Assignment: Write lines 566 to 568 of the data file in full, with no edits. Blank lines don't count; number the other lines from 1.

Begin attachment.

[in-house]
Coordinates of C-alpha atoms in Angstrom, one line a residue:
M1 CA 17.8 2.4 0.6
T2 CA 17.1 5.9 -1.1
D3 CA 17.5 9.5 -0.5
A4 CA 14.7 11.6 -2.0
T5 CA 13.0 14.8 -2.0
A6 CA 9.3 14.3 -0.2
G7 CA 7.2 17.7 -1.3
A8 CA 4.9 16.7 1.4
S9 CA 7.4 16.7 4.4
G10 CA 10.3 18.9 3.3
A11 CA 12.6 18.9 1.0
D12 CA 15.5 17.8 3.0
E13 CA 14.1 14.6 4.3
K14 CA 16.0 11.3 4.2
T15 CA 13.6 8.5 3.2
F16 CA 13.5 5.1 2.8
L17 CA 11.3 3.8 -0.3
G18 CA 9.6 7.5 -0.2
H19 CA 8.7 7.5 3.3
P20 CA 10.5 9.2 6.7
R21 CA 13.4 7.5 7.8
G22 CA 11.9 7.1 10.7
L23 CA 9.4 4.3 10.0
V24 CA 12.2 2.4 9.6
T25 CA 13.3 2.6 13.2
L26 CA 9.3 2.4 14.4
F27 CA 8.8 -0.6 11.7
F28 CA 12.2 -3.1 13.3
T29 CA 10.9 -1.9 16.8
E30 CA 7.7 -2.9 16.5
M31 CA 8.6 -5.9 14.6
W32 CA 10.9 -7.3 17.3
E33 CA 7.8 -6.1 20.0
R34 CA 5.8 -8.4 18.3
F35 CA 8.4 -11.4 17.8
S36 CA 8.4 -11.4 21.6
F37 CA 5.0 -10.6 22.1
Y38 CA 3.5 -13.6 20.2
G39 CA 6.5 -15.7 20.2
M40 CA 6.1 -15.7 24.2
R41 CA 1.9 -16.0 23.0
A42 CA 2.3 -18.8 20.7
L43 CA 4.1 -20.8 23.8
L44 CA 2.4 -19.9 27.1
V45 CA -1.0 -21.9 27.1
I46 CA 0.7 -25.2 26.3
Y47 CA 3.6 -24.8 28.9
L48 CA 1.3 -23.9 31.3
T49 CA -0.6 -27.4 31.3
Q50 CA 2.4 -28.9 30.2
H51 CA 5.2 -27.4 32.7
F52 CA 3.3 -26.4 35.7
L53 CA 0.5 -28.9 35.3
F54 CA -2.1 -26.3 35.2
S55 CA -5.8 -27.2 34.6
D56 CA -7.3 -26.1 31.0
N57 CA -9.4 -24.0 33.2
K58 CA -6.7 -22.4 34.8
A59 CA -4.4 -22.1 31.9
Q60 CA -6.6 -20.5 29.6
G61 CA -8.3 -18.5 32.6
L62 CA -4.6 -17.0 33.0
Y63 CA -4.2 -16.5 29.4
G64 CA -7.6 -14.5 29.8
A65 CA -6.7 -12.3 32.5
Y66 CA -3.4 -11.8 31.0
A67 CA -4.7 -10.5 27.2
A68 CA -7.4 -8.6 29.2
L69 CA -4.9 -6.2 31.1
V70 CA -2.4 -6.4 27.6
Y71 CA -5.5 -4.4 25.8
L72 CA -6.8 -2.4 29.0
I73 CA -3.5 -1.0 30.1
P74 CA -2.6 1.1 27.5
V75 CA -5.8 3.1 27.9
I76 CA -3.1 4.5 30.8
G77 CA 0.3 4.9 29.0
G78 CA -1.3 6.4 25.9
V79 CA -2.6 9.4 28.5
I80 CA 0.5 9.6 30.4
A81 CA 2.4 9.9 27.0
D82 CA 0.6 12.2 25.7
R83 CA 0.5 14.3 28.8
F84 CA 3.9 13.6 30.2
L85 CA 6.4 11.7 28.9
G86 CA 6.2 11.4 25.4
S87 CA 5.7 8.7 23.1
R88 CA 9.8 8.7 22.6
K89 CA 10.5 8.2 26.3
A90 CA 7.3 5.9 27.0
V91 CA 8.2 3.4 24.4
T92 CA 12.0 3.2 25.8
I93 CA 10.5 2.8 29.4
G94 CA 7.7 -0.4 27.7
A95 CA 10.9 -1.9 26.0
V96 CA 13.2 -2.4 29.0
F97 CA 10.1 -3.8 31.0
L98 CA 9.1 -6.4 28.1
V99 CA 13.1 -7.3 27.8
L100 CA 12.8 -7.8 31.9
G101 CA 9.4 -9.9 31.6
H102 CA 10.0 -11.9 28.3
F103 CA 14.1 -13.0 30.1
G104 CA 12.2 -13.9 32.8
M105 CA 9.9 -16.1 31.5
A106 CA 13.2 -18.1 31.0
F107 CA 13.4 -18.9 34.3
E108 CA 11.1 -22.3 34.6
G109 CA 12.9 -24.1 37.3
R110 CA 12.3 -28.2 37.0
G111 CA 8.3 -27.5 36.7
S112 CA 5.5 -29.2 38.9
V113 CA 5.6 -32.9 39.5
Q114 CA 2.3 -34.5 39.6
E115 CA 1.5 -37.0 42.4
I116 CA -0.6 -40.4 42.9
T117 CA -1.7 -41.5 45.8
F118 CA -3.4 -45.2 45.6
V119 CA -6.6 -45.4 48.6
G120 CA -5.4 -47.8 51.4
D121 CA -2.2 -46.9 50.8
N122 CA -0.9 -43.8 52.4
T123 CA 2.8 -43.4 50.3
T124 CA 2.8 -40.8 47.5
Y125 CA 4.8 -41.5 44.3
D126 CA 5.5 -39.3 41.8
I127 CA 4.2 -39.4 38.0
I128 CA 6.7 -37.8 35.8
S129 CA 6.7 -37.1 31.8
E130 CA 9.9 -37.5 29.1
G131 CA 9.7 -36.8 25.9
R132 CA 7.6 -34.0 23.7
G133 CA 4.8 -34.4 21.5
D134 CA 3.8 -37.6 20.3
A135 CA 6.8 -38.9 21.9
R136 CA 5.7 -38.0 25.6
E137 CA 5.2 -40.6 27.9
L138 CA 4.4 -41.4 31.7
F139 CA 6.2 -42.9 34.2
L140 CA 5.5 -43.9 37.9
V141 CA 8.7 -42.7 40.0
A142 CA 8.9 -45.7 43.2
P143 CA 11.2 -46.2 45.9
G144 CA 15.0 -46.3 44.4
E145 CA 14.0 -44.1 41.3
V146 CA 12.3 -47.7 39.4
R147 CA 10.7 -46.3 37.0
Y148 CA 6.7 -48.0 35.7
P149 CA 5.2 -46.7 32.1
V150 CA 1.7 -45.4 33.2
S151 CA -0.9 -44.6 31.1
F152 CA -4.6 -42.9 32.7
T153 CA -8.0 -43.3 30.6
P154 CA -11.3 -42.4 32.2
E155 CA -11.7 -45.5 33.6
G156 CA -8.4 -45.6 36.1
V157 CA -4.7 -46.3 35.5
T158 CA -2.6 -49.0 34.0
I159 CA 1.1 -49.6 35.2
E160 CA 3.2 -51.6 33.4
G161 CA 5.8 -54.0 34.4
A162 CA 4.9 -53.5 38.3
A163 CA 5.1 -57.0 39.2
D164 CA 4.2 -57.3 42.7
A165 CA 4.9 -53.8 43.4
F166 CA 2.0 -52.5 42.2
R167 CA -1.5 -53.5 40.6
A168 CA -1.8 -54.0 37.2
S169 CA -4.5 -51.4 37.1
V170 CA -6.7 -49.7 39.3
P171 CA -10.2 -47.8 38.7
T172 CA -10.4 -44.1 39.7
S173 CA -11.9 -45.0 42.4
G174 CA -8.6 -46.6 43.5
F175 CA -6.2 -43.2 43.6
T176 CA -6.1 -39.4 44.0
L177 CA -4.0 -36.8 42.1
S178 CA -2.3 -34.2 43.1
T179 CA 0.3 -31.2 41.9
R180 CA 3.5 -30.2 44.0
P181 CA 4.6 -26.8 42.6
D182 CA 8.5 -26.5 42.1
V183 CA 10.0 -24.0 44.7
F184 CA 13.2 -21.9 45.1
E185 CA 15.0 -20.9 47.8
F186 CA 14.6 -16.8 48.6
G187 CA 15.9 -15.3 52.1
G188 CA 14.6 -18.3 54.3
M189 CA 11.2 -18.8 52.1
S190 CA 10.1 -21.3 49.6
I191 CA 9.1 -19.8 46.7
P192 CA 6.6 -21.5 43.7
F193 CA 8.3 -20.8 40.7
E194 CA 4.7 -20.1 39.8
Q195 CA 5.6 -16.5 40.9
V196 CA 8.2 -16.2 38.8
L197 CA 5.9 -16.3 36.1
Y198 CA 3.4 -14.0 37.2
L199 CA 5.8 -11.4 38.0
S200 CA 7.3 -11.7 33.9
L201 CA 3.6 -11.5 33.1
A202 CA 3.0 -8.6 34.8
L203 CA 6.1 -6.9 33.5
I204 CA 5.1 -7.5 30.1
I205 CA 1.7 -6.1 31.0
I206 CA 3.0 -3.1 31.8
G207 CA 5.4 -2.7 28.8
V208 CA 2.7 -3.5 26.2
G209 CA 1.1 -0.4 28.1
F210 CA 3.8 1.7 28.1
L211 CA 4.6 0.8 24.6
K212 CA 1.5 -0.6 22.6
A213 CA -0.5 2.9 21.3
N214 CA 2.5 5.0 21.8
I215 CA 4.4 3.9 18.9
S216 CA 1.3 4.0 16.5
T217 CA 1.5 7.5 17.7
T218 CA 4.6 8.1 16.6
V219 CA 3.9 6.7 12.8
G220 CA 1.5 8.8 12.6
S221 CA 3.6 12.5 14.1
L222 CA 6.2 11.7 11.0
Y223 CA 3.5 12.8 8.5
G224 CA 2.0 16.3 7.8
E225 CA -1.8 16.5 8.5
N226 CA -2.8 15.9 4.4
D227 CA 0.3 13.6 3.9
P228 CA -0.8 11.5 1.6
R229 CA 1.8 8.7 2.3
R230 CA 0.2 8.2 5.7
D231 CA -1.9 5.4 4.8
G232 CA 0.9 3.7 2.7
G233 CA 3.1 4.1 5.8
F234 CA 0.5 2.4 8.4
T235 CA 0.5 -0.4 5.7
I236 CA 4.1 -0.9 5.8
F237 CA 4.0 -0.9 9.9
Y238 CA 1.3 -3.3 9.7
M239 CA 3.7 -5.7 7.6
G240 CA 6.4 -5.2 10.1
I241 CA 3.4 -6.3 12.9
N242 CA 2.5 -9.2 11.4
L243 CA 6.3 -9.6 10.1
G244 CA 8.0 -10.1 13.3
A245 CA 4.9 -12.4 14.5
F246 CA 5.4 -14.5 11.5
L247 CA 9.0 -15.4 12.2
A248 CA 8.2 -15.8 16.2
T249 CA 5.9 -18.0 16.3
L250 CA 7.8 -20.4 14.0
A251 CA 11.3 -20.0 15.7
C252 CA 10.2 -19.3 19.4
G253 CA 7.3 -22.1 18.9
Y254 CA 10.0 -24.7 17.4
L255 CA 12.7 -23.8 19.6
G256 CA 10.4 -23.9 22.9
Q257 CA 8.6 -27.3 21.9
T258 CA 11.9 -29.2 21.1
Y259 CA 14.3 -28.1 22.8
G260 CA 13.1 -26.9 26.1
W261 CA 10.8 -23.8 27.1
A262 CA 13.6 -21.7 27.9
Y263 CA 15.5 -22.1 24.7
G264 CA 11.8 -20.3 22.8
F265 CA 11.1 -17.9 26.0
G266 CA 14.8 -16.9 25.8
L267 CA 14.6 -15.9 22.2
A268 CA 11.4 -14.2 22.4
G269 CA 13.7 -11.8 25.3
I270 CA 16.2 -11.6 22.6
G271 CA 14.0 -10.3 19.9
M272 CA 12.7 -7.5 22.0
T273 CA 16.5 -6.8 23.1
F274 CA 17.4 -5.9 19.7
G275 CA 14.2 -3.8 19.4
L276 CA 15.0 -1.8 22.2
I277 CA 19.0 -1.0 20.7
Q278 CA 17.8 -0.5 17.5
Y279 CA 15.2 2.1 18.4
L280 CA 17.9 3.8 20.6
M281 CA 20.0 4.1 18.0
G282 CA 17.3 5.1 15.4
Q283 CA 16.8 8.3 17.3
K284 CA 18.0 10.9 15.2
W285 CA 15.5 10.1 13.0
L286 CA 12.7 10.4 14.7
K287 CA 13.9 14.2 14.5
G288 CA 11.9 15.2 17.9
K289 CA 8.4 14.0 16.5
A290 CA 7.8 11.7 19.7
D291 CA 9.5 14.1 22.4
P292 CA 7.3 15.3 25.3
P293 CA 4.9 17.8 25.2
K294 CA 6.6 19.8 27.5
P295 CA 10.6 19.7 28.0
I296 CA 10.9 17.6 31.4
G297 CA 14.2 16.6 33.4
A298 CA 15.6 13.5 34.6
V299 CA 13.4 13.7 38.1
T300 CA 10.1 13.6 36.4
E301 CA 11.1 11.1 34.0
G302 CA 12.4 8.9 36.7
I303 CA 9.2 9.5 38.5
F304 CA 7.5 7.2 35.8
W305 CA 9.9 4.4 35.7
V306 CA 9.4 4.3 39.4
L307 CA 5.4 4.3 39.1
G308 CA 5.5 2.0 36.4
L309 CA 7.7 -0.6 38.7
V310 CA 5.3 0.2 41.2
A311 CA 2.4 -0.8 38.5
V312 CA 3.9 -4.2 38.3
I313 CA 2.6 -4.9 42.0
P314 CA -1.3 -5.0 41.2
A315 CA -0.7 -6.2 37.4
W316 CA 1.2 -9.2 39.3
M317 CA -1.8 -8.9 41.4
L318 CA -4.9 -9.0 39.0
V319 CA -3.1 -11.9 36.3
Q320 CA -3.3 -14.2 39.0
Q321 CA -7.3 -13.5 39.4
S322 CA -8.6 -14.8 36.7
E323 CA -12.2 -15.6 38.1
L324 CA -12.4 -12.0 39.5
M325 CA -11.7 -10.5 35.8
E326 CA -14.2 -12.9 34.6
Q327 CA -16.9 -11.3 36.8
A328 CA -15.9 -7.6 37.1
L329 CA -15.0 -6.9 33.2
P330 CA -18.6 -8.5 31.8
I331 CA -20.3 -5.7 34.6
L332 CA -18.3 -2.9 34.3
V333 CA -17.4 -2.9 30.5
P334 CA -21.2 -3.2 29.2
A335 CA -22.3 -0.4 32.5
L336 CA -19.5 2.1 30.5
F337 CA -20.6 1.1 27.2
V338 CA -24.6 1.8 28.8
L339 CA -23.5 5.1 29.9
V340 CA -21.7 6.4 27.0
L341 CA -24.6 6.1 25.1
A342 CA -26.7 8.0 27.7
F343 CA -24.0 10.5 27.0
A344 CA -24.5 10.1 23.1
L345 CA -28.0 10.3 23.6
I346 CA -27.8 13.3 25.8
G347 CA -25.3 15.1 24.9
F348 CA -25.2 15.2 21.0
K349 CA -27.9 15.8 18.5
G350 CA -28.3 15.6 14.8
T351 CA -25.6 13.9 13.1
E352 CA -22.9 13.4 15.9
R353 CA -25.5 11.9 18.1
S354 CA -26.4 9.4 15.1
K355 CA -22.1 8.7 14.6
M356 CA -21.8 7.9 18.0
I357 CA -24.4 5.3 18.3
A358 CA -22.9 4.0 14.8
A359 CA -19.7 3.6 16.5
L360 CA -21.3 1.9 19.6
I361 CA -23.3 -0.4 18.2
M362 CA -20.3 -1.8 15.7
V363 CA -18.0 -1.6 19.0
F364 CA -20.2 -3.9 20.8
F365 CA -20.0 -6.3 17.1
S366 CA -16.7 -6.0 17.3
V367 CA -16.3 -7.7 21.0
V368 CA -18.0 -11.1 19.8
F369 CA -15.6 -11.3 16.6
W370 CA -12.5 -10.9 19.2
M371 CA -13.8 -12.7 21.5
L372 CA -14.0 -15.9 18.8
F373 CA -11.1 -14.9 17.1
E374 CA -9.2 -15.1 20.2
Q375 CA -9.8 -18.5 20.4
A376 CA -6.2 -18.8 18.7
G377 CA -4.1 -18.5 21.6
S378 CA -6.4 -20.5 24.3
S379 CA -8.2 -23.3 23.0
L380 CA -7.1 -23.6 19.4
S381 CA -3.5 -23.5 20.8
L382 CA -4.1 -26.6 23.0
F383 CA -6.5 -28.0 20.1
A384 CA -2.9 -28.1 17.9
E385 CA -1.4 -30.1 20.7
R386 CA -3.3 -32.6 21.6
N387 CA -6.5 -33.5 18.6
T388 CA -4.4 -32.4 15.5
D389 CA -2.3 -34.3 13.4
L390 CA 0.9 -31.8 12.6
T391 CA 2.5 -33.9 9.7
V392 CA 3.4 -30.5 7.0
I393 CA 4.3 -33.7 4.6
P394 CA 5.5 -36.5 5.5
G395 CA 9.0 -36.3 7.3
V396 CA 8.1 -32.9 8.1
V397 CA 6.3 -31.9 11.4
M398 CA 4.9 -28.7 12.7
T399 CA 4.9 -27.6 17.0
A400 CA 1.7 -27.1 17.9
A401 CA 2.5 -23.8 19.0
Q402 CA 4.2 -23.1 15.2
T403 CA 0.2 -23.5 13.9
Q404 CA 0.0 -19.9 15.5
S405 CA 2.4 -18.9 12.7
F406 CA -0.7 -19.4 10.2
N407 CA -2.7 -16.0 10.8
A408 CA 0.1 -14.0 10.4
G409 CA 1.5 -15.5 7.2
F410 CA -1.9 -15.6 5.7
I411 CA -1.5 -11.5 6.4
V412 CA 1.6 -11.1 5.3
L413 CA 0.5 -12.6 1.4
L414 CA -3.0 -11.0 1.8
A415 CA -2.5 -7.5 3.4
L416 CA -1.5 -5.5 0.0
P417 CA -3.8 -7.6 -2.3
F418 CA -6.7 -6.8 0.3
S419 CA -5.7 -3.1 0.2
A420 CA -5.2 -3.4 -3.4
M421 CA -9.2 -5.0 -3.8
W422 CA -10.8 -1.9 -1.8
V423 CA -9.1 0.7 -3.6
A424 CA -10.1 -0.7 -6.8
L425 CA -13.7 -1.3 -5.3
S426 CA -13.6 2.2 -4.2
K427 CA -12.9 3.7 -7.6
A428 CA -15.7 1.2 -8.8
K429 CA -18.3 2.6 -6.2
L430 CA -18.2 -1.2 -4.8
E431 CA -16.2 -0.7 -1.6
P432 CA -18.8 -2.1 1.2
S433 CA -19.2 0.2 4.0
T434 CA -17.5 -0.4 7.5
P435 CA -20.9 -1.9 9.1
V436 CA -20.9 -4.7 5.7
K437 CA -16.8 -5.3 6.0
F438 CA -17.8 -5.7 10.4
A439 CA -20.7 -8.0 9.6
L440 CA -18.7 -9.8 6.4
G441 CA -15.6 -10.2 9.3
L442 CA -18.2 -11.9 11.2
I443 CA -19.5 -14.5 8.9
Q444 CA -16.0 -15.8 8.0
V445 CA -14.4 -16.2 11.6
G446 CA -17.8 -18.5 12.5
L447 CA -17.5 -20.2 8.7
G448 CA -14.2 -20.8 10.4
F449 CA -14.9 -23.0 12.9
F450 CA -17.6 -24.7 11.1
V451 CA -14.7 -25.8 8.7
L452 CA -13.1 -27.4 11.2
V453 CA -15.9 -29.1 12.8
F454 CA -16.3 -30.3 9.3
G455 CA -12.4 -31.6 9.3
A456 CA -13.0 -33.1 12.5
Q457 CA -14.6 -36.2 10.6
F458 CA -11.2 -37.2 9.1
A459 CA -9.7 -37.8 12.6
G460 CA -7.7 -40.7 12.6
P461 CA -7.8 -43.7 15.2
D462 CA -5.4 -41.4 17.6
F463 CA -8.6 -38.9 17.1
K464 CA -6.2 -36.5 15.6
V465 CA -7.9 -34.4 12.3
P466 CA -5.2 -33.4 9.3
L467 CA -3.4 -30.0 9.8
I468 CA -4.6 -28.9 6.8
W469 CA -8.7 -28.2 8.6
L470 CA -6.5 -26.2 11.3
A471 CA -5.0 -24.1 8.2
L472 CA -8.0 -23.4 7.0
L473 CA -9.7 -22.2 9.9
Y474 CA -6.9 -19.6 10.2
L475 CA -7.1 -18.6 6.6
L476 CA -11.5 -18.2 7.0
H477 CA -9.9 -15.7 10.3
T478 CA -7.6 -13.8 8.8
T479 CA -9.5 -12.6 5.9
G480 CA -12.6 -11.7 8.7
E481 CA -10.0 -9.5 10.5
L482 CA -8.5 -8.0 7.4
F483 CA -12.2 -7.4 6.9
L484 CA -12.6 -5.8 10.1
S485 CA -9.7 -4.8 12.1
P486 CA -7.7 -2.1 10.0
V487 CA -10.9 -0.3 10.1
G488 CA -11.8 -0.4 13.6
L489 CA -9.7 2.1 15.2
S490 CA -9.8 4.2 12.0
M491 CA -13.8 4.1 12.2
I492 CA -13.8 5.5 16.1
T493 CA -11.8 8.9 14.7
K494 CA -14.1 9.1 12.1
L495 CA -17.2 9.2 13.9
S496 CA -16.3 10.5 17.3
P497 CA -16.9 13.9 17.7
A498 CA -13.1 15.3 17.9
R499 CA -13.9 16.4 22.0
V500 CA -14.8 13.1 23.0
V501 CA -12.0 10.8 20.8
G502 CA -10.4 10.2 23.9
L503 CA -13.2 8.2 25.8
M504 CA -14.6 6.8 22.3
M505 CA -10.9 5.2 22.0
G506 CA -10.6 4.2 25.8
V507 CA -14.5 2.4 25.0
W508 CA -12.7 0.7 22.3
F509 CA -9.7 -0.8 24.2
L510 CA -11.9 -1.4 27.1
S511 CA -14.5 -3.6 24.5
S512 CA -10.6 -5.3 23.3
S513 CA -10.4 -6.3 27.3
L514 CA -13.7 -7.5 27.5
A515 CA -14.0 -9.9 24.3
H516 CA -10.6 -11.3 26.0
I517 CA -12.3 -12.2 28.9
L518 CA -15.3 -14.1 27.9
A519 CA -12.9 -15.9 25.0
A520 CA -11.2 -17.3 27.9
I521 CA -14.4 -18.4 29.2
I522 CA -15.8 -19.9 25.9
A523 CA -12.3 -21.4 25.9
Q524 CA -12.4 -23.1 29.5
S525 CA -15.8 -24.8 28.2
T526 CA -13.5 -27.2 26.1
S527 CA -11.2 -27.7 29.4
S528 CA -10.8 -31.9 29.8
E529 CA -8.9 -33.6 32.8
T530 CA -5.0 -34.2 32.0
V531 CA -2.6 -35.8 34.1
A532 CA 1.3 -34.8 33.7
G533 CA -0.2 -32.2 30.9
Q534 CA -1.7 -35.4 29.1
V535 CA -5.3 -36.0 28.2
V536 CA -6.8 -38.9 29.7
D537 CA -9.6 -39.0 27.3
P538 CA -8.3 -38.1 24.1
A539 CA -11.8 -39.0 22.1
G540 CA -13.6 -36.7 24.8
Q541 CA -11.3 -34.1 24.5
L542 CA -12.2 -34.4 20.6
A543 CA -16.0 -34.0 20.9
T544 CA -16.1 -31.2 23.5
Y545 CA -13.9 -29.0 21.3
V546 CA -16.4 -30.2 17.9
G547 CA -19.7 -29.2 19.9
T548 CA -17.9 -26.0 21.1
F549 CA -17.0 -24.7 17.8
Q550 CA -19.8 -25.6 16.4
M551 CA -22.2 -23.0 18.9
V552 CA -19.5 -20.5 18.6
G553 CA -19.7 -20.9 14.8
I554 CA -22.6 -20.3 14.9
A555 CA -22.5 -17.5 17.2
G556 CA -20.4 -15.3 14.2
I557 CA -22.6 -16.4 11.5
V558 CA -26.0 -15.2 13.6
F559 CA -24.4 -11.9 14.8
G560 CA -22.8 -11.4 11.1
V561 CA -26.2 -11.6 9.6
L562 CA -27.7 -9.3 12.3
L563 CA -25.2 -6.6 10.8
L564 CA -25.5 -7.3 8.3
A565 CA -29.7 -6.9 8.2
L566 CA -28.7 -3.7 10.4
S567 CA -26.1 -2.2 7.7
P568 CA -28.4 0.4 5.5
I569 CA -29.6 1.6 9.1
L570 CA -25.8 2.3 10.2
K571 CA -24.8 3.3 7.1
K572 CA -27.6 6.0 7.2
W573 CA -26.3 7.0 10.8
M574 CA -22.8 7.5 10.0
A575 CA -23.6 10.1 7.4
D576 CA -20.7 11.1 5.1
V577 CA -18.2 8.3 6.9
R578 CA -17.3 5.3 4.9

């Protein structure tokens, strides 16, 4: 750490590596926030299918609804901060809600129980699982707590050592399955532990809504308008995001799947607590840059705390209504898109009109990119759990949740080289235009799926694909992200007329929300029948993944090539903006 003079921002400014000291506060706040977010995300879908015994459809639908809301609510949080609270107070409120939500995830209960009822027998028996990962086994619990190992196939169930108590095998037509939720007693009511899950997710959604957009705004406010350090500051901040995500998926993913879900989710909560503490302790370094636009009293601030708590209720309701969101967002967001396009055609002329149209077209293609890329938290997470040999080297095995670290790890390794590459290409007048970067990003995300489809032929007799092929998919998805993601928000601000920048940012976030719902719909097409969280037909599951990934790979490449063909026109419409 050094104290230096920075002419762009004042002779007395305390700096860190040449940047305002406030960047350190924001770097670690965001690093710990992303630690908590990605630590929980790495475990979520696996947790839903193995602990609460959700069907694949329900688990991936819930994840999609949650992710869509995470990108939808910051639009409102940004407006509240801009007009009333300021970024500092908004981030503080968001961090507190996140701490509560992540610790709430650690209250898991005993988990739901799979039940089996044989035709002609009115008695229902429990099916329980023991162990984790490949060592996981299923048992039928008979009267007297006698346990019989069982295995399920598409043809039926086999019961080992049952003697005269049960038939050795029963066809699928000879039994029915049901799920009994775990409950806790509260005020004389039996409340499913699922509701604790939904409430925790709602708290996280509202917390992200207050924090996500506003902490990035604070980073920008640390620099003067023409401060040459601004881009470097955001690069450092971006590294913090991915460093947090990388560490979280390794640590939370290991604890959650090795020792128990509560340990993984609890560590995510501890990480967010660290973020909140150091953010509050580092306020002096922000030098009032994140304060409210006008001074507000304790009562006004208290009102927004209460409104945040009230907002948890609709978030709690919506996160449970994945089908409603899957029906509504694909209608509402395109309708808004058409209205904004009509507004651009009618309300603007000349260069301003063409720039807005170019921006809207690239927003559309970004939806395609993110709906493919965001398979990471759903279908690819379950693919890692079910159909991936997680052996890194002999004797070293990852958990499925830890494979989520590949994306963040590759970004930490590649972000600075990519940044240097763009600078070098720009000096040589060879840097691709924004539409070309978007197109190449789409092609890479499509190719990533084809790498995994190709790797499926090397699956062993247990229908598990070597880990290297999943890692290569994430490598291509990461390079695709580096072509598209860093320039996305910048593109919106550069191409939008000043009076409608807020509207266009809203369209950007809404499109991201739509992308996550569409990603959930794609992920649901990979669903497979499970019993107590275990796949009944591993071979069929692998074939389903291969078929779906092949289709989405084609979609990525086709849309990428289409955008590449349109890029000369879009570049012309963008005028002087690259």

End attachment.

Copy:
L564 CA -25.5 -7.3 8.3
A565 CA -29.7 -6.9 8.2
L566 CA -28.7 -3.7 10.4